Segmentation of Haematopoeitic Cells in Bone Marrow Using Circle Detection and Splitting Techniques N. Ramesh, M.E. Salama, T. Tasdizen. In 9th IEEE International Symposium on Biomedical Imaging (ISBI), pp. 206--209. 2012. DOI: 10.1109/ISBI.2012.6235520 Bone marrow evaluation is indicated when peripheral blood abnormalities are not explained by clinical, physical, or laboratory findings. In this paper, we propose a novel method for segmentation of haematopoietic cells in the bone marrow from scanned slide images. Segmentation of clumped cells is a challenging problem for this application. We first use color information and morphology to eliminate red blood cells and the background. Clumped haematopoietic cells are then segmented using circle detection and a splitting algorithm based on the detected circle centers. The Hough Transform is used for circle detection and to find the number and positions of circle centers in each region. The splitting algorithm is based on detecting the maximum curvature points, and partitioning them based on information obtained from the centers of the circles in each region. The performance of the segmentation algorithm for haematopoietic cells is evaluated by comparing our proposed method with a hematologist's visual segmentation in a set of 3748 cells. |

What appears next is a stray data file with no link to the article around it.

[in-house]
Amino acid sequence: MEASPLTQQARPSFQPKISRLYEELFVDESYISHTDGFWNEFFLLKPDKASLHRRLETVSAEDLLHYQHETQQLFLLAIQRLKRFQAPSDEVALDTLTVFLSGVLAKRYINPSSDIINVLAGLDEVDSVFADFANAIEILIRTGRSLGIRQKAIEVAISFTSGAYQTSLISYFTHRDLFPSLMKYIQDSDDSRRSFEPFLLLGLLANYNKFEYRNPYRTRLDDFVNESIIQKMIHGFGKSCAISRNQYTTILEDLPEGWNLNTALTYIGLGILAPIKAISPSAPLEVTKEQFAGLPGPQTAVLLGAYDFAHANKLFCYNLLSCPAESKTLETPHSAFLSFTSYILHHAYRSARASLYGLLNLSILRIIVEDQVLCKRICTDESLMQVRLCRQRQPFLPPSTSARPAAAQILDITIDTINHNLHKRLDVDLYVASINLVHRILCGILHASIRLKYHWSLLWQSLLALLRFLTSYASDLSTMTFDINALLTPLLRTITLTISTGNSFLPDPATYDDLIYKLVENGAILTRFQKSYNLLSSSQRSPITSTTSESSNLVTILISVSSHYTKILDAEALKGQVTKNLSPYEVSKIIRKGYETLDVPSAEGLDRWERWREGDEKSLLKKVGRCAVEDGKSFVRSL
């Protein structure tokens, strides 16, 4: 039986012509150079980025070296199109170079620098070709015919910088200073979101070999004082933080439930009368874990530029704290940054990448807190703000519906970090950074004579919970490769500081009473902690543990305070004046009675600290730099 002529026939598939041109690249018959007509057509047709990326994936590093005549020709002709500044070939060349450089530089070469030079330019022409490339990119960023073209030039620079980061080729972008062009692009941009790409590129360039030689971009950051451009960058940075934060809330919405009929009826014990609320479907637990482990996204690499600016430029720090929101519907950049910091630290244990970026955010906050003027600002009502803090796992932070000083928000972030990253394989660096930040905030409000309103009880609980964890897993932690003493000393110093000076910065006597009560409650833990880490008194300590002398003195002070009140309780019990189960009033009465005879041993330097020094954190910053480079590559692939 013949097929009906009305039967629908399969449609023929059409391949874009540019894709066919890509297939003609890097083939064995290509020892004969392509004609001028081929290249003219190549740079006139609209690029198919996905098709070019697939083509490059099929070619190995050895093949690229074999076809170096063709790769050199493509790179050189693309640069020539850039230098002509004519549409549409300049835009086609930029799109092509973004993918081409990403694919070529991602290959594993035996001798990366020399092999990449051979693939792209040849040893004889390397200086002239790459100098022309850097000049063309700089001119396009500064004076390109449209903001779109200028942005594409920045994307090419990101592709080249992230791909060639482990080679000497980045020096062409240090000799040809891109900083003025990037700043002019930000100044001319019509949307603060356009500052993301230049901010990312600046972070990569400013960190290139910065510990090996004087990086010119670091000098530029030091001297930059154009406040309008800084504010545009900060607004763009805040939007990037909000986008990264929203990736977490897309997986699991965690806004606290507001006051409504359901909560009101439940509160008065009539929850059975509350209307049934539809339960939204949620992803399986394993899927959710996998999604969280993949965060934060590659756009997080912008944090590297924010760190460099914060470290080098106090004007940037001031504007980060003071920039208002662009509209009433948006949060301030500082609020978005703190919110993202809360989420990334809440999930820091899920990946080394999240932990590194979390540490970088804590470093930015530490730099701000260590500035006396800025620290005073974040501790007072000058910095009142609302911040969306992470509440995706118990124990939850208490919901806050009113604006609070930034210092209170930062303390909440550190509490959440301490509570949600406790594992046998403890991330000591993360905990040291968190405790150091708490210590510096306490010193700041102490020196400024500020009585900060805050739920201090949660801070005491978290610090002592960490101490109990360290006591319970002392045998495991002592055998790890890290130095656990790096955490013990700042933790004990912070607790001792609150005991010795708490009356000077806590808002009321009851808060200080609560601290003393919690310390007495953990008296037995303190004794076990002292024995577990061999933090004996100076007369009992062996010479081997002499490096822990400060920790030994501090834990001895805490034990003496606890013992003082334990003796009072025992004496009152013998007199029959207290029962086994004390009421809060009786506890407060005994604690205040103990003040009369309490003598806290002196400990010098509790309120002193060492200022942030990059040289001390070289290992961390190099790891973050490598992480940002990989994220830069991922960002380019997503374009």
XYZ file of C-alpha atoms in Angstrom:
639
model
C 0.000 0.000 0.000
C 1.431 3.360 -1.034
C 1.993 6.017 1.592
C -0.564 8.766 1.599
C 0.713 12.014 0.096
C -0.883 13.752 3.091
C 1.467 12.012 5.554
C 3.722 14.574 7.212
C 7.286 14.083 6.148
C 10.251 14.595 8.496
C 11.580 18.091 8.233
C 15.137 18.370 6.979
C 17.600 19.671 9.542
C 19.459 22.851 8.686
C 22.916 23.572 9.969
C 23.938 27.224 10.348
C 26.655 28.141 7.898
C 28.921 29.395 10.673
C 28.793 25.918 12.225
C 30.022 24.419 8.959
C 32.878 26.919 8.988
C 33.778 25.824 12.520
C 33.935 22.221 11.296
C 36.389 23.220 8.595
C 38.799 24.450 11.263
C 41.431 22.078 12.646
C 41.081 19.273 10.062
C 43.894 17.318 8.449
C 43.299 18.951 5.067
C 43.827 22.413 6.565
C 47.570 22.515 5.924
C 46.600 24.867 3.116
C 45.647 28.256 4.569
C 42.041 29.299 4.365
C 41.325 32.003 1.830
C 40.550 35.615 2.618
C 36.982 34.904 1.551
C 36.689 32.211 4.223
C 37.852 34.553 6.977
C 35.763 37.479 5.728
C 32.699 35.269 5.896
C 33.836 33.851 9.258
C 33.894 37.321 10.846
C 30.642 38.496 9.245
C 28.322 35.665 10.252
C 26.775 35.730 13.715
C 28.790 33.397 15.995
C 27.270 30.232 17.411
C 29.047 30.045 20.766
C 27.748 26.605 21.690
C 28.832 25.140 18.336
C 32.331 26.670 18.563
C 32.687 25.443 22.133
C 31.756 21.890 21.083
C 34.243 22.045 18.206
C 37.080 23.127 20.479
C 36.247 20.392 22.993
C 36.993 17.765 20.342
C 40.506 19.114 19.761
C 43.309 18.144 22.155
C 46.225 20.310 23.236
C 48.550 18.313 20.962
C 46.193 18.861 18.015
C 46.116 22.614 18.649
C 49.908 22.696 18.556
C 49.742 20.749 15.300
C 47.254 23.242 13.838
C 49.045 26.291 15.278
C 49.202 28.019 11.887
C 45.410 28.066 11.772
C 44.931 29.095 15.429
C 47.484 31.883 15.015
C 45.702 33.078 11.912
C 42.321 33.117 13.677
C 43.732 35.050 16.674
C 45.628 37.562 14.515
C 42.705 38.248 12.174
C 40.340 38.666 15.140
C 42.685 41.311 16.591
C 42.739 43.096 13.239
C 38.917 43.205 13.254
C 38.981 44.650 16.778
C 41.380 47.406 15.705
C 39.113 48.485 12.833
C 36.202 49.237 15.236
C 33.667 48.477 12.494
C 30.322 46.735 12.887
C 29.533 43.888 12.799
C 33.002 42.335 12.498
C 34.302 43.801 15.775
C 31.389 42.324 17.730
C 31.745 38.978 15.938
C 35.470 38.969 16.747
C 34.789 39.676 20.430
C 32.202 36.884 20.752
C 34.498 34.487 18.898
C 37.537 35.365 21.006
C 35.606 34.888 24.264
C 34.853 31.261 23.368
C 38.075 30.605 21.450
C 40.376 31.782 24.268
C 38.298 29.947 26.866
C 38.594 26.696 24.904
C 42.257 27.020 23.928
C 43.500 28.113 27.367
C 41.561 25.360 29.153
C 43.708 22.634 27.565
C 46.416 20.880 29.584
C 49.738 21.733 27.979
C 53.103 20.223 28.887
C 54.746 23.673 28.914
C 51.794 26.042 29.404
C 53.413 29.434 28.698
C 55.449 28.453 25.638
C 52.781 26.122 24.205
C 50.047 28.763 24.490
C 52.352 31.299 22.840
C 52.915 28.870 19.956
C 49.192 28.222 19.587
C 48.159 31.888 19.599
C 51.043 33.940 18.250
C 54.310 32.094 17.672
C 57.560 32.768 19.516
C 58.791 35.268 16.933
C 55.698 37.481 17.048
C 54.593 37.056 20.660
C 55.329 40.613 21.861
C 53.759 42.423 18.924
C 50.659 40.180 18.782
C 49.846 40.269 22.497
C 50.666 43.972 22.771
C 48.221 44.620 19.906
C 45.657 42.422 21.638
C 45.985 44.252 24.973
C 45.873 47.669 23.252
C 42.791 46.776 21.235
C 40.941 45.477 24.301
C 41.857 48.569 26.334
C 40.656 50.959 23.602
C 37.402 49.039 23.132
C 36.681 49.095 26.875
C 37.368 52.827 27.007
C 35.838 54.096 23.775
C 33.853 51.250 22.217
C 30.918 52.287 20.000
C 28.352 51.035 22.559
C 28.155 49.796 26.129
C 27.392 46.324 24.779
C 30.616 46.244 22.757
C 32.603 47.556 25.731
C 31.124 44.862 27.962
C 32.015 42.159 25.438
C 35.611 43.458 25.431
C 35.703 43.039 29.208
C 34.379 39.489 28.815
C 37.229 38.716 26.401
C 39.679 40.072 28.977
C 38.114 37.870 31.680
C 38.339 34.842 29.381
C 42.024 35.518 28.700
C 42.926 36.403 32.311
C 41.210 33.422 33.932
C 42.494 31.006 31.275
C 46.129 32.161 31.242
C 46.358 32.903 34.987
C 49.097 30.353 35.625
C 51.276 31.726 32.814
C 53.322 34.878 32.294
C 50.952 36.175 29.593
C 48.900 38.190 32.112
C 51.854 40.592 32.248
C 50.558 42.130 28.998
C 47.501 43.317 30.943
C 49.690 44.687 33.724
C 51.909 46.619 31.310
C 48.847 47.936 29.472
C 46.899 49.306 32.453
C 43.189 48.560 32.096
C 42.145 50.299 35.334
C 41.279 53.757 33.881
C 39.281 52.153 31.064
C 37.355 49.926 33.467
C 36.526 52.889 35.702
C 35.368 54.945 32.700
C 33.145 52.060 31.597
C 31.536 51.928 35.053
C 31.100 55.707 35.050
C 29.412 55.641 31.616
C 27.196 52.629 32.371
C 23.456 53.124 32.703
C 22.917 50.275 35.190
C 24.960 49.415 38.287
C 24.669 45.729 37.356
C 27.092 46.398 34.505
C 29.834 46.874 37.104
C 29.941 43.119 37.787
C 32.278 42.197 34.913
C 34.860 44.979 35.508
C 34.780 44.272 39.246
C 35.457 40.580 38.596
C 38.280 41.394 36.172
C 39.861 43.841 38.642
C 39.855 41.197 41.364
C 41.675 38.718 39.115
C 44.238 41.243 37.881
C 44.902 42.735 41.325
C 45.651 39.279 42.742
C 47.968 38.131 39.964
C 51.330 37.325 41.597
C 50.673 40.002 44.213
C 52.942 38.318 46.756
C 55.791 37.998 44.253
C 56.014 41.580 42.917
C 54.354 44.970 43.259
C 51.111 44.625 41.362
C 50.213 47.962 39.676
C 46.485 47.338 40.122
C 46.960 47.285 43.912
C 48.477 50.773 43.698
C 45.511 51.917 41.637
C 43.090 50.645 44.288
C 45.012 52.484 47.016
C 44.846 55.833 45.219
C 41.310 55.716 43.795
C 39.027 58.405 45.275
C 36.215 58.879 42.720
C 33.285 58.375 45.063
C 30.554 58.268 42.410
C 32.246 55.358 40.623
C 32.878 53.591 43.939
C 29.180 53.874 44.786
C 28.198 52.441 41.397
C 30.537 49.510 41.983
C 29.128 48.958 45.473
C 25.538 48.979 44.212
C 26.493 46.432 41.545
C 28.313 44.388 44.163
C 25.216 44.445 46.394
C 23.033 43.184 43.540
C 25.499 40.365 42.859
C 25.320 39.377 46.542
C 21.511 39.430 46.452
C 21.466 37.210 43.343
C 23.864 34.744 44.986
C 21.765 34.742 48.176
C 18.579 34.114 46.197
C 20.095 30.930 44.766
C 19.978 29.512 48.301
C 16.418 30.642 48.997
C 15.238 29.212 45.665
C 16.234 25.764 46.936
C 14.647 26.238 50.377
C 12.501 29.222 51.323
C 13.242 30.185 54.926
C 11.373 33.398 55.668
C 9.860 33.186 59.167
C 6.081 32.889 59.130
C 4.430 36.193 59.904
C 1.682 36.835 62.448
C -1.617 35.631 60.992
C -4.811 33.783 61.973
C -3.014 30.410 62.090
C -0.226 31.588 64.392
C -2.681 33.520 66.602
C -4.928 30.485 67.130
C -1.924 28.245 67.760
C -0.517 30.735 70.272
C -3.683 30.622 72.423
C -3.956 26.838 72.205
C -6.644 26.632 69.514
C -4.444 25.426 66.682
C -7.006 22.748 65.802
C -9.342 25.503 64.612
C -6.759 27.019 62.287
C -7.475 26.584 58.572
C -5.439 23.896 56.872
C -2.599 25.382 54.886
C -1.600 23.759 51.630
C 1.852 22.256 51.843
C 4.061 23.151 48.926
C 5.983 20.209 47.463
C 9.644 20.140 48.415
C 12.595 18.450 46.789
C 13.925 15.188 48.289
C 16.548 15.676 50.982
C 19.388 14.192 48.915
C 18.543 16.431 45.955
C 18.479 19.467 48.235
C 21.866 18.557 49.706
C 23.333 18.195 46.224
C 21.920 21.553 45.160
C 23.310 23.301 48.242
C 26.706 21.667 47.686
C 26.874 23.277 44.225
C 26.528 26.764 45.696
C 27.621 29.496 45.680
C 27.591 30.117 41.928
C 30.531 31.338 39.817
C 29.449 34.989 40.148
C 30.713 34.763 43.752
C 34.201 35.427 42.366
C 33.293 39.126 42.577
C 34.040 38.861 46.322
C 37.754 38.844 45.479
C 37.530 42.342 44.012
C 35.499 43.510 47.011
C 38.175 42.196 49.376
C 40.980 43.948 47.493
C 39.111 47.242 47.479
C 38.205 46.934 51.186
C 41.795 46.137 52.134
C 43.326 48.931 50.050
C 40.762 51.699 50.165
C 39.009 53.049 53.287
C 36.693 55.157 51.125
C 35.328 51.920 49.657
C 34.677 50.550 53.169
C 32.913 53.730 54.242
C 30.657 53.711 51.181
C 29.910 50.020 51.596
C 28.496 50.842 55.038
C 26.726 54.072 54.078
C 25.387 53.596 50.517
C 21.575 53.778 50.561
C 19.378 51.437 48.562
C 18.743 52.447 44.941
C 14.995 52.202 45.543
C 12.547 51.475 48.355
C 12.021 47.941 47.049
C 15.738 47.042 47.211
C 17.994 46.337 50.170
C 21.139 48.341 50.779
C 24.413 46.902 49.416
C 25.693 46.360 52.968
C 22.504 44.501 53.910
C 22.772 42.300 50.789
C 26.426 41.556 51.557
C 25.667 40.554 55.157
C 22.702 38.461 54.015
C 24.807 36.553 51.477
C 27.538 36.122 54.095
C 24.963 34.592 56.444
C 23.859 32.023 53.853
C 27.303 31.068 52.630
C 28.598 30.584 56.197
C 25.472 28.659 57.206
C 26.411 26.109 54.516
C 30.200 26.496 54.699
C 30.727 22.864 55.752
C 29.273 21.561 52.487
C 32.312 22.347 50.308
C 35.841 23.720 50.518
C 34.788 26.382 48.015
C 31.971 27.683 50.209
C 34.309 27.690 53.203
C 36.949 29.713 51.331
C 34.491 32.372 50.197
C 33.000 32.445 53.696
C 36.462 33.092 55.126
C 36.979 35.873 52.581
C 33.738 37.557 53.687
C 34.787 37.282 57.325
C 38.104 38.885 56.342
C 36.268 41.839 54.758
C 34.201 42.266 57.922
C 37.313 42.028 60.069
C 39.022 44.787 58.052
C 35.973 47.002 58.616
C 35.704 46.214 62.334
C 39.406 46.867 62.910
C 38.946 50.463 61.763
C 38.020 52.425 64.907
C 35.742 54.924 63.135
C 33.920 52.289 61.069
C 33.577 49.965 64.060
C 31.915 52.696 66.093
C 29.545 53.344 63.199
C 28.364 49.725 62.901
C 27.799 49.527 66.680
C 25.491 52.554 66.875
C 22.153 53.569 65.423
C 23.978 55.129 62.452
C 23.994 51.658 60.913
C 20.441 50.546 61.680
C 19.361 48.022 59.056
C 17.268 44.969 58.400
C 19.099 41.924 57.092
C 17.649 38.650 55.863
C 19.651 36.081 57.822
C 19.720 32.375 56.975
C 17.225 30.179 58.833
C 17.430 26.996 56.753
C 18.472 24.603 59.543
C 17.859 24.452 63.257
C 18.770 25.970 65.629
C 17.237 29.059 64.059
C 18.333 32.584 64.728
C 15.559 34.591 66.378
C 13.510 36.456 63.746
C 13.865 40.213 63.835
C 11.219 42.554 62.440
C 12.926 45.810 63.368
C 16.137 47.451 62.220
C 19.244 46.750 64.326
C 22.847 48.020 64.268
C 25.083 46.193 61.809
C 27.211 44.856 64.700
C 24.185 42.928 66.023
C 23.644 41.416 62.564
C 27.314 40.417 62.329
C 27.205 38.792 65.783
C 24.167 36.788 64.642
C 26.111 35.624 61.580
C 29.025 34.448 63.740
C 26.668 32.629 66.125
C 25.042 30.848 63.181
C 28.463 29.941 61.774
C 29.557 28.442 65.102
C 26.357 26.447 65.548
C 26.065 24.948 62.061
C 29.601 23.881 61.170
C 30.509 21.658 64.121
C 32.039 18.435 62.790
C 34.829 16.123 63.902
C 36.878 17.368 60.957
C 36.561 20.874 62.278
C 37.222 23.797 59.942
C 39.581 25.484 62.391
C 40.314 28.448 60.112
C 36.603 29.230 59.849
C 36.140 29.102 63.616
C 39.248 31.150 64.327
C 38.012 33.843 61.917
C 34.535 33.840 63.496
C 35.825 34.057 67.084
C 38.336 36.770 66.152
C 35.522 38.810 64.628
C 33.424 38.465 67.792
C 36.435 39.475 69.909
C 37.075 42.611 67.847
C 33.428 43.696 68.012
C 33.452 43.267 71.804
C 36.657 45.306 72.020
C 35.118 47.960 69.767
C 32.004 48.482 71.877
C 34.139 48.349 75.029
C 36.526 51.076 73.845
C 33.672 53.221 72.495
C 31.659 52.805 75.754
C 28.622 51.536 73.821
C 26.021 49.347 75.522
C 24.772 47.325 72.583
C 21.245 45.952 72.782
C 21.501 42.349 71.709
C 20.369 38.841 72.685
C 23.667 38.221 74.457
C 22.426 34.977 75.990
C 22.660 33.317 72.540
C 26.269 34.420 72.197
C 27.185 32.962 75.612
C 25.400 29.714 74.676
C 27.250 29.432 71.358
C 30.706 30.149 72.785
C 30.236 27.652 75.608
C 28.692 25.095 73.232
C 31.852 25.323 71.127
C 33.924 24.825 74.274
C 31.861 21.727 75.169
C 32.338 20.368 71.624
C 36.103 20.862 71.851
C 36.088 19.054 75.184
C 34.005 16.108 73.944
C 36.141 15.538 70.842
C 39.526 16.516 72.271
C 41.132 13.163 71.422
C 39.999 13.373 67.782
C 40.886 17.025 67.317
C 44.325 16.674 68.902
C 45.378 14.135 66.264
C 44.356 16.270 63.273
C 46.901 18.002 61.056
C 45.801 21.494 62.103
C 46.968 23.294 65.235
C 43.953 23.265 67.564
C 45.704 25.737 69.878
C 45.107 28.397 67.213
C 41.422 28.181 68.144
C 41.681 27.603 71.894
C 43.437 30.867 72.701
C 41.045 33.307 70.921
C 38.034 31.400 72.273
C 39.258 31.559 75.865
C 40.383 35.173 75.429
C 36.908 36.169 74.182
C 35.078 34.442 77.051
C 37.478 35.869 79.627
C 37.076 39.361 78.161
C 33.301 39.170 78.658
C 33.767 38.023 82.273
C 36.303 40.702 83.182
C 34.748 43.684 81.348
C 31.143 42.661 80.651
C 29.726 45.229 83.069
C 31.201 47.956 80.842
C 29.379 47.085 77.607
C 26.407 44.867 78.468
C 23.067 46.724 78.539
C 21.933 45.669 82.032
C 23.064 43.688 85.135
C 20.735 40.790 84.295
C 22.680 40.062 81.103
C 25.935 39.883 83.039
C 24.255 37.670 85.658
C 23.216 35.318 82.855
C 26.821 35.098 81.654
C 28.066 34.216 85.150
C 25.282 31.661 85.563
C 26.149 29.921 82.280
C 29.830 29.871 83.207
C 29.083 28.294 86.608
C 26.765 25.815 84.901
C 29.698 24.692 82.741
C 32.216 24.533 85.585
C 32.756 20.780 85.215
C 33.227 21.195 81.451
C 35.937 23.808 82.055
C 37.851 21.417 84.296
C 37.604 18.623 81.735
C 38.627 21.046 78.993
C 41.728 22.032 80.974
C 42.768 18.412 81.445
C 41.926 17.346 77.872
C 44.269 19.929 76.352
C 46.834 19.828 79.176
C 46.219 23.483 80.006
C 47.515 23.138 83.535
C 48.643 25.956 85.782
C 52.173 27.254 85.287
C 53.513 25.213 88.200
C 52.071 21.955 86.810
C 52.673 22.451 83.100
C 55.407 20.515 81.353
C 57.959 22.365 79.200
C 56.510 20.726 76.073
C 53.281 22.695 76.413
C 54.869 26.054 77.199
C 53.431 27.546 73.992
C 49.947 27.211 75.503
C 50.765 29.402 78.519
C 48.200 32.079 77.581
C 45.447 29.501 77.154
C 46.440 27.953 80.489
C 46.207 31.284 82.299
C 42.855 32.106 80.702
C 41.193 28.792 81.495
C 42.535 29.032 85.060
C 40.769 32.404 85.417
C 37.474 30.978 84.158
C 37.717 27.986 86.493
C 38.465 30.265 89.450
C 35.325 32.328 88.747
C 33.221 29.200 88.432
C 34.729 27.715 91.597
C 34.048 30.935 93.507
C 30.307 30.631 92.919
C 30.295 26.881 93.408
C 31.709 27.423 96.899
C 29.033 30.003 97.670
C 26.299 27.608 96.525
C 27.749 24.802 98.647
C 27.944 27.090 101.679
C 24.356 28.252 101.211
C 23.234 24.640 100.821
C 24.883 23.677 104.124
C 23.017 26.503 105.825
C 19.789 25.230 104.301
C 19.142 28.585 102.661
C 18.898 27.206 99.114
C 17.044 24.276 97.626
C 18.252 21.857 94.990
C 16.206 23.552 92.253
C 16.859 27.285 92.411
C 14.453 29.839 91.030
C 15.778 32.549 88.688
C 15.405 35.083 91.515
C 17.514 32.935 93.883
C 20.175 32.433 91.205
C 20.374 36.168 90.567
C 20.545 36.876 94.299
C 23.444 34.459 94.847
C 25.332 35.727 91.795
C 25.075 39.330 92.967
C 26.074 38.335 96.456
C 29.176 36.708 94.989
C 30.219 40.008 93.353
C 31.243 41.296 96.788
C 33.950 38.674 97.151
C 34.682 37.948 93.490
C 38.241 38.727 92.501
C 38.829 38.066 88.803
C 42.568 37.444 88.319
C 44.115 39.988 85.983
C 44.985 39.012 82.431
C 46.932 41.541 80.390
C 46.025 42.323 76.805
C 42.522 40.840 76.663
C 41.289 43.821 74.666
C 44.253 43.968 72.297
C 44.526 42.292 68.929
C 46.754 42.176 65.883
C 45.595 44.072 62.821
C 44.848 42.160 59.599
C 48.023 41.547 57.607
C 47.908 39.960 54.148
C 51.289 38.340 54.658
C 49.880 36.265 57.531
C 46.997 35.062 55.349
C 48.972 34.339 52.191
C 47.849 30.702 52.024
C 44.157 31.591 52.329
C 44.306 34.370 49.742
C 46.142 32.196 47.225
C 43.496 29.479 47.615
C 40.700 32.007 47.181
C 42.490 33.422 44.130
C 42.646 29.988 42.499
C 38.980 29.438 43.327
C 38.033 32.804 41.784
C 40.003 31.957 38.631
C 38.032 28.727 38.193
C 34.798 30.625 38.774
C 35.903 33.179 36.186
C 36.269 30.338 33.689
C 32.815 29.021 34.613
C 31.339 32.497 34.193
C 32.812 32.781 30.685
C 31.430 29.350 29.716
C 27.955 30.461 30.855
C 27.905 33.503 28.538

Serial section registration of axonal confocal microscopy datasets for long-range neural circuit reconstruction L. Hogrebe, A.R.C. Paiva, E. Jurrus, C. Christensen, M. Bridge, L. Dai, R.L. Pfeiffer, P.R. Hof, B. Roysam, J.R. Korenberg, T. Tasdizen. In Journal of Neuroscience Methods, Vol. 207, No. 2, pp. 200--210. 2012. DOI: 10.1016/j.jneumeth.2012.03.002 In the context of long-range digital neural circuit reconstruction, this paper investigates an approach for registering axons across histological serial sections. Tracing distinctly labeled axons over large distances allows neuroscientists to study very explicit relationships between the brain's complex interconnects and, for example, diseases or aberrant development. Large scale histological analysis requires, however, that the tissue be cut into sections. In immunohistochemical studies thin sections are easily distorted due to the cutting, preparation, and slide mounting processes. In this work we target the registration of thin serial sections containing axons. Sections are first traced to extract axon centerlines, and these traces are used to define registration landmarks where they intersect section boundaries. The trace data also provides distinguishing information regarding an axon's size and orientation within a section. We propose the use of these features when pairing axons across sections in addition to utilizing the spatial relationships among the landmarks. The global rotation and translation of an unregistered section are accounted for using a random sample consensus (RANSAC) based technique. An iterative nonrigid refinement process using B-spline warping is then used to reconnect axons and produce the sought after connectivity information. |